We love the E1’s diminutive size, excellent display, GPS and voice remote. But best day captures require an optional filter, which you must remove for acceptable night captures—a switch most users won’t like or remember.
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One of the reasons we rate Garmin’s diminutive dash cams so highly is their minimal interference with your vision. Welcome $150 Vantrue Element 1, we like you for the same reasons. We also like the voice control and app.
Alas, day capture quality really only passes muster with an optional $20 polarizing filter which we had to remove at night to get workable low light captures. A process that got bothersome quickly–when we remembered to do it.
This review is part of our ongoing roundup of the best dash cams. Go there for more reviews and buying advice.
Design and features
The Element 1 is easily one of the smallest dash cams we’ve tested. As indicated, it rivals the Gamin series in that regard, with the exception of that company’s super tiny Dash Cam Mini 2. If the E1 is not the most diminutive, it’s still small enough to hid behind the mirror and offers the LCD display (1.54-inch) that the Mini 2 lacks.
The actual measurements are 1.6-inches wide/tall, and 1.75-inches deep to which you can add approximately 0.25-inches for the optional filter. On top of the camera is the slide-in adapter that marries to the semi-permanent adhesive mount. On the right is the Type-C power port and microphone, while on the left are the power button and micro SD card slot.
The microphone is both for capturing audio and voice commands. The E1 understands several of the latter including: “Take Photo”, “Start Video”, “Stop audio”, etc.
The bottom of the unit is home to three multifunction buttons that navigate menus, change video modes, etc. There’s ample ventilation via slots on the bottom, top, and left side of the unit.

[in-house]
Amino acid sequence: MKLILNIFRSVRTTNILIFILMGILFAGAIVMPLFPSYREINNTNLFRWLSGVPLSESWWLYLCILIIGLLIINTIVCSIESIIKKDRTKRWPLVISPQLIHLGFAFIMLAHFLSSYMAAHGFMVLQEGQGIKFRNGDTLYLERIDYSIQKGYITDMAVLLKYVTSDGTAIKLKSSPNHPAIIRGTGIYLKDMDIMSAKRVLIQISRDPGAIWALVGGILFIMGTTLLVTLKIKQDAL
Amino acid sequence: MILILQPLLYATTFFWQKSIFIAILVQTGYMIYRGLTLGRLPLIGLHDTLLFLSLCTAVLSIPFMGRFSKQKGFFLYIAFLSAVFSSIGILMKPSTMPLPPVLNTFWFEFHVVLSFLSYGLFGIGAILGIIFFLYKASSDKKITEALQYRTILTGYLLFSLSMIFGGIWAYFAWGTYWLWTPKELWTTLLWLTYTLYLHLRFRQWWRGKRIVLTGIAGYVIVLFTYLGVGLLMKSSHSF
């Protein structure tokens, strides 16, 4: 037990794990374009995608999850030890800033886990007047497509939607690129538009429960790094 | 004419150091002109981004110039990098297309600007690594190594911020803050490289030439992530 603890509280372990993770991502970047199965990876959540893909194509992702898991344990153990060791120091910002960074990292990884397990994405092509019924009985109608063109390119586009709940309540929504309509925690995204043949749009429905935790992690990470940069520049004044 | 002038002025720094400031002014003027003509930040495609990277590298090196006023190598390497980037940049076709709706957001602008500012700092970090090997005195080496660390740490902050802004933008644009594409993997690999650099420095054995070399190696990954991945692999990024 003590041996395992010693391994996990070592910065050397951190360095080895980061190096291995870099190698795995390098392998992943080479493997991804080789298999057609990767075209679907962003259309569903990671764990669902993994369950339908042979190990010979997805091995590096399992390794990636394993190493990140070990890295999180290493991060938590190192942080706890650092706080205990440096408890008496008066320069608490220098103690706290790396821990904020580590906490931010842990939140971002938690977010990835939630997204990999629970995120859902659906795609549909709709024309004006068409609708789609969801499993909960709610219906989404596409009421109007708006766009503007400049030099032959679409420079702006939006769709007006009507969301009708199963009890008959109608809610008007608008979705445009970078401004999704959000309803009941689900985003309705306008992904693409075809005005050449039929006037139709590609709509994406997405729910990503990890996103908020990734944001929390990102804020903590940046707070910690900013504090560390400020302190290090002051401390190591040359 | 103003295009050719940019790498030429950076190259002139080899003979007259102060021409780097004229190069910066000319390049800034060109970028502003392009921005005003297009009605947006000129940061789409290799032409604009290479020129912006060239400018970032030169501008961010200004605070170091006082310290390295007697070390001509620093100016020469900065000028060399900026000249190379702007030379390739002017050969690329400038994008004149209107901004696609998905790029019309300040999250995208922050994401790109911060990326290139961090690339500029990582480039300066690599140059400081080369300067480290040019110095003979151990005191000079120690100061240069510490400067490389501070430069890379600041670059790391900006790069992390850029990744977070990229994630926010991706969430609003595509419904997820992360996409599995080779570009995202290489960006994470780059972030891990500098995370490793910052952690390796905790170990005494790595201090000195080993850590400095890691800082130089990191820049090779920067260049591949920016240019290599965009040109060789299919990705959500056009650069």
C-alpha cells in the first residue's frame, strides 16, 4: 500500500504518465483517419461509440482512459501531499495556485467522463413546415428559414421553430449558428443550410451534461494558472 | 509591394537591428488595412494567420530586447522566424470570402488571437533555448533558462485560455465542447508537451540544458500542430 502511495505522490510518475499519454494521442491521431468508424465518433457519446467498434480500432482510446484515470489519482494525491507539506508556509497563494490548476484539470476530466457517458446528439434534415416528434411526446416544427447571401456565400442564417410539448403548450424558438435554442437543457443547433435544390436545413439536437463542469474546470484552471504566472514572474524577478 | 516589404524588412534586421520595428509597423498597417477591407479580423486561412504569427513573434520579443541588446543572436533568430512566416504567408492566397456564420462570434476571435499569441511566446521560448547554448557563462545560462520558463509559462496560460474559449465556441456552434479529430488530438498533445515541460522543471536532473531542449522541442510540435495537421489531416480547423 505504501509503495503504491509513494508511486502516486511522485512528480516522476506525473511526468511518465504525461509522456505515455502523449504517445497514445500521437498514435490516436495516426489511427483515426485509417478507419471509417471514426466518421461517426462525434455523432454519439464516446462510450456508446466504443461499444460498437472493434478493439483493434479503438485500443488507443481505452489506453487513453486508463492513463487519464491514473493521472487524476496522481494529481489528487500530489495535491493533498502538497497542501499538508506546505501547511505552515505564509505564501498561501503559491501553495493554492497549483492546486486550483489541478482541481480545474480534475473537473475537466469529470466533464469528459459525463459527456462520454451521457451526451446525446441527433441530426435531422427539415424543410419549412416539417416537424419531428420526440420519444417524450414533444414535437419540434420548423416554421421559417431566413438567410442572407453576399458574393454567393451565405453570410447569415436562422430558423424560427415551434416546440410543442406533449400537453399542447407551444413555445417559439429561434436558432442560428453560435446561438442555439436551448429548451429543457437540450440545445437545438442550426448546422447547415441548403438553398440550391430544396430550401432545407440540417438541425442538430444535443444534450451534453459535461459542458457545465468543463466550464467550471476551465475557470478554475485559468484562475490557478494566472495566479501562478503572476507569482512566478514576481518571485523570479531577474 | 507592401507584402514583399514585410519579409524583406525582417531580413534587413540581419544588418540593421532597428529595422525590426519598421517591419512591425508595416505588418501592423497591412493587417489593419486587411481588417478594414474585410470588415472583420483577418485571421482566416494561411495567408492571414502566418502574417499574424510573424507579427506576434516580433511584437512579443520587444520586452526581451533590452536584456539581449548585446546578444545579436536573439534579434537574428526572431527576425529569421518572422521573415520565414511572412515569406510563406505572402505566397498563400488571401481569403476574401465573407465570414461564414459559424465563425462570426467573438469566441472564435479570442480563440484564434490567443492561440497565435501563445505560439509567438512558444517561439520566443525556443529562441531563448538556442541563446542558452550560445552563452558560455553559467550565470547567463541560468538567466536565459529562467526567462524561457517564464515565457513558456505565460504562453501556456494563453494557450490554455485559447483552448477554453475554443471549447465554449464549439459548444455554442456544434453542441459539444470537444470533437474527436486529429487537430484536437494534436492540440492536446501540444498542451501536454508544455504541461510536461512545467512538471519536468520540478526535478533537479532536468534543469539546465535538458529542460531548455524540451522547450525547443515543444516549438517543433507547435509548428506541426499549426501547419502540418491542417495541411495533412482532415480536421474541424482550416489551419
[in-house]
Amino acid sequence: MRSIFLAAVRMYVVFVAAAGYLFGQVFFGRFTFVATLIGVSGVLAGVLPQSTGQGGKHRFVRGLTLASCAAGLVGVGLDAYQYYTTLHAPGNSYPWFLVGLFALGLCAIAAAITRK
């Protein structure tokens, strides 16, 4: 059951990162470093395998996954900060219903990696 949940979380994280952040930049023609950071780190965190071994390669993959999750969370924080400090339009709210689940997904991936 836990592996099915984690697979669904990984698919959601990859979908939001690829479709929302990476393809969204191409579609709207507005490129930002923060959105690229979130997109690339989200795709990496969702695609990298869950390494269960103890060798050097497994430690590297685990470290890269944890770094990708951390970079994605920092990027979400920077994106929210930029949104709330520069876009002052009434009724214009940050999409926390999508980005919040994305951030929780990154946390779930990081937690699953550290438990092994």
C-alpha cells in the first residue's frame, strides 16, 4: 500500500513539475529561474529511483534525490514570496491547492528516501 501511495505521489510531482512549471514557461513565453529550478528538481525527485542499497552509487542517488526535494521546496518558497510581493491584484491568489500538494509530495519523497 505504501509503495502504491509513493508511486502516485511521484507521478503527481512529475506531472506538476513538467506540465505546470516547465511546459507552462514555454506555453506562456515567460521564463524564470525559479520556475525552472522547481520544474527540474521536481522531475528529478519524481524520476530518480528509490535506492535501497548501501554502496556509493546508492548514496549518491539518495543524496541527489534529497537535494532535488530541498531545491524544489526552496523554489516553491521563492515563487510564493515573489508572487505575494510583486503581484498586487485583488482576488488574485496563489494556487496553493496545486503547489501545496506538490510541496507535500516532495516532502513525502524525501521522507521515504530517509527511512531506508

Capturing video is a Sony IMX335 sensor with a maximum 2592 x 1944P resolution (default is 1440p) and Vanture has opted for a wide 160 degree field of view. GPS is also on board and along with an app, voice control, and a Bluetooth save/capture remote (hotkey in Vantrue-speak) the E1 is a nearly full house in terms of modern features.
The unit leverages a super capacitor rather than a battery, so it will only save the last video if it loses power. But it will also deliver a lot more on/off cycles than a battery.
While the E1 has an SD card slot and you can read data off cards with a reader, you can also connect the E1 to your computer and read them directly. A rather more convenient way in my book. Nice touch.
Connecting to the app is done via Wi-Fi and said app allows you to offload, organize, and even edit videos. Once offloaded, you can play them back with GPS mapping. As the E1 connects to your phone via Wi-Fi, you can’t have the internet while it’s connected. GPS mapping playback (Google/Baidu) requires Internet. Yup, you need to change networks for that features.
Note, you may need to restart the app after changing networks for the GPS travel map to show.
You of course also have access to all the settings and can even control the dash cam. Phone phun!
Installation and setup
The semi-permanent mount for the Element 1 is horizontally static, i.e., it only articulates up and down. This makes it very stable once it’s installed, but you must be careful aligning it before you press it onto the windshield. For help on that, see How to install a dash cam to learn from my myriad mistakes.